Connect With Mercy

Read about how sisters, associates, companions, volunteers, social justice advocates, staff and friends of Mercy live and experience the spirit of responding to the needs of those who are poor, sick and uneducated.

October 7, 2014

By Sister Ana S.

The beautiful Andes Mountains in Argentina. The clean water they supply to the country is being threatened by fracking.  cc license (BY NC ND 2.0) flickr photo shared by Márcio Cabral de Moura

The beautiful Andes Mountains in Argentina. The clean water they supply to the country is being threatened by fracking. cc license (BY NC ND 2.0) flickr photo shared by Márcio Cabral de Moura

In the south of Argentina, about three years ago, hydraulic fracking began to be promoted to extract unconventional oil and gas, as a new sort of wishful thinking that will resolve all of the energy, economic and labor problems of the area where I live: a beautiful valley that has produced fruits and vegetables for more than 100 years, which also has a large river with a large basin, which fills from the snows of the Andes mountains.

Don Carlos, a farmer who lets us use his house to hold meetings about this environmental issue, told us very angrily, “The bad smell is terrible and the air is un-breathable. They’re going to kill the river and everything… .” He was referring to the effects that the fracking wells are having on nearby fields, which are watered by a beautiful river.   Read More »

October 7, 2014

Por la Sister Ana S.

Las bellas montañas de los Andes en Argentina. El agua limpia que éstas proporcionan al país se ve amenazada por la hidrofractura.

Las bellas montañas de los Andes en Argentina. El agua limpia que éstas proporcionan al país se ve amenazada por la hidrofractura. cc license (BY NC ND 2.0) flickr photo shared by Márcio Cabral de Moura

En el sur argentino, hace aproximadamente 3 años, comenzó a promoverse la Hidrofractura o Fracking para extraer petróleo y gas no convencionales, como nuevo espejismo que resolverá todos los problemas energéticos, económicos y laborales de la zona en la cual vivo: un hermoso valle productor de frutas y verduras desde hace más de 100 años y recorrido por un caudaloso río que integra una cuenca nacida en las nieves de la cordillera de los Andes.

Don Carlos, un campesino que presta su casa para nuestras reuniones sobre este asunto medioambiental, nos dijo muy enojado: “el mal olor es terrible y el aire es irrespirable; van a matar el río y todo…”. Se refería a los efectos que están provocando los pozos de Fracking en los campos de alrededor regados por un hermoso río. Read More »

October 7, 2014

For I was hungry, and you gave me something to eat. —Matthew 25:35

Sisters Betty, Mary and Holly are proud to be able to support families in need each month by donating freshly grown produce to the local food pantry.

Sisters Betty, Mary and Holly are proud to be able to support families in need each month by donating freshly grown produce to the local food pantry.

Sadly, one in six families across the United States does not always know where they will find their next meal. And while Benson, Vermont, a rural town of about a thousand people, is no exception, a few dedicated Sisters of Mercy are working to change that.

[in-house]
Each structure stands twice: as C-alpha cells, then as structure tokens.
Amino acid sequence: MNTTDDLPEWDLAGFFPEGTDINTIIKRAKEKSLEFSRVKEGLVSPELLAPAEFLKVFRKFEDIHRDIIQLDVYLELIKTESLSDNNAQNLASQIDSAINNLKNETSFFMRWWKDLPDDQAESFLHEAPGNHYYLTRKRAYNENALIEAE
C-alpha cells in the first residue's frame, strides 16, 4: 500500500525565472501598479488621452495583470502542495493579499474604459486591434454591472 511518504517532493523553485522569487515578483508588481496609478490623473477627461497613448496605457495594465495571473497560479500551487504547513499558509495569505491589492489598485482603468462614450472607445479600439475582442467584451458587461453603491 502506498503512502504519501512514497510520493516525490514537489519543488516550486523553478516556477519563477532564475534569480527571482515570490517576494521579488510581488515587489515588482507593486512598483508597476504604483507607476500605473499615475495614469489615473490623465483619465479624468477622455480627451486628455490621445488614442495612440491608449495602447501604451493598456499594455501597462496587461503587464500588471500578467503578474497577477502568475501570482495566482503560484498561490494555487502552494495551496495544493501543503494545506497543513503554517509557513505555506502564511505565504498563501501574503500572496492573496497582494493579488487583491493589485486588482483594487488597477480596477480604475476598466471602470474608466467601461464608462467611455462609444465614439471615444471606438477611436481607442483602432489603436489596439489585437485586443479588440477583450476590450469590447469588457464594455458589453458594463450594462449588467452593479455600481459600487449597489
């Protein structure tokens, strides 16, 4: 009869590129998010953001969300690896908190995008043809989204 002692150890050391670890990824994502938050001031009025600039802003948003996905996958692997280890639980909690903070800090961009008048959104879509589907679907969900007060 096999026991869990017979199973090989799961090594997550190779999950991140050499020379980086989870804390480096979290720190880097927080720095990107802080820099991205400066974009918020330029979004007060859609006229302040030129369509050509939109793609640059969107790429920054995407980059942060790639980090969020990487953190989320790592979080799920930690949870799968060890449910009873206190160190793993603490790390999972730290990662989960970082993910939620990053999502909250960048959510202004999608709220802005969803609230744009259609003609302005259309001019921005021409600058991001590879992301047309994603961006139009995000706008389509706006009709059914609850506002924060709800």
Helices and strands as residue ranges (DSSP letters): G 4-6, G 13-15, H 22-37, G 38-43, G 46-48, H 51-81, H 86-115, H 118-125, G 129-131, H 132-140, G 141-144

Like much of Vermont, Benson has seen increases in poverty during the recession. Nearly a quarter (22.3 percent) of families with children lives below the poverty line and 14.5 percent of the population has received food stamps in the last year. For female heads-of-household with children under 18, the poverty level has increased to 45 percent (U.S. Census Bureau FactFinder).These statistics mean that rural Vermonters not only need help feeding themselves or their families, but that they also have limited or no access to nutritious foods, leaving them with few options except inexpensive, processed foods high in fat, sugar and salt.   Read More »

October 6, 2014

By Sister Kay O.

Sister Kay (left) rides a horse bareback with a fellow teacher

Sister Kay (left) rides a horse bareback with a fellow teacher

I’m a city girl who loves nature, partly because I don’t get enough of it. Cities have cement and street lights, not enough trees and not enough grass. It’s too light to see most of the stars at night. Buildings block the sunset. Car fumes taint the air. When I was a child I often romanticized country life with pictures of green fields, colorful flowers and blessed freedom. I hadn’t really thought about how far away grocery stores and neighbors would be or how much work it would take to plow a field, clean out the henhouse or milk the cows.

Fortunately I had been disabused of my romantic notions by spending part of a summer on my cousins’ farm in central Nebraska. I watched cousin Gladys kill chickens by cutting off their heads in the morning. By noon, parts of those chickens landed on my dinner plate. That’s when I lost my appetite as well as my illusions. But one notion stayed with me: country people are so pragmatic they probably don’t appreciate the gorgeous nature that’s all around them.   Read More »

October 2, 2014

By Sister Donella Hartman (Administrator, Mercy Center St. Louis) and Dawn Stringfield (Executive Director, Mercy Conference and Retreat Center)

A memorial for Michael Brown in Ferguson cc license (BY NC 2.0) flickr photo shared by peoplesworld

A memorial for Michael Brown in Ferguson cc license (BY NC 2.0) flickr photo shared by peoplesworld

If anyone thought there was no racial tension in Metropolitan St. Louis, Missouri, all he/she had to do was watch the television. It is where this community’s – and even this country’s – eyes have been glued over the past month watching the unfolding story of the deadly shooting of Michael Brown by a police officer in Ferguson, Missouri, and the aftermath of violence, destruction and military-like law enforcement response amid cries for justice and healing. There were so many scenarios reported by news commentators and witnesses that it was clear that it would take months for the truth of the situation to unfold and even longer for justice to prevail.   Read More »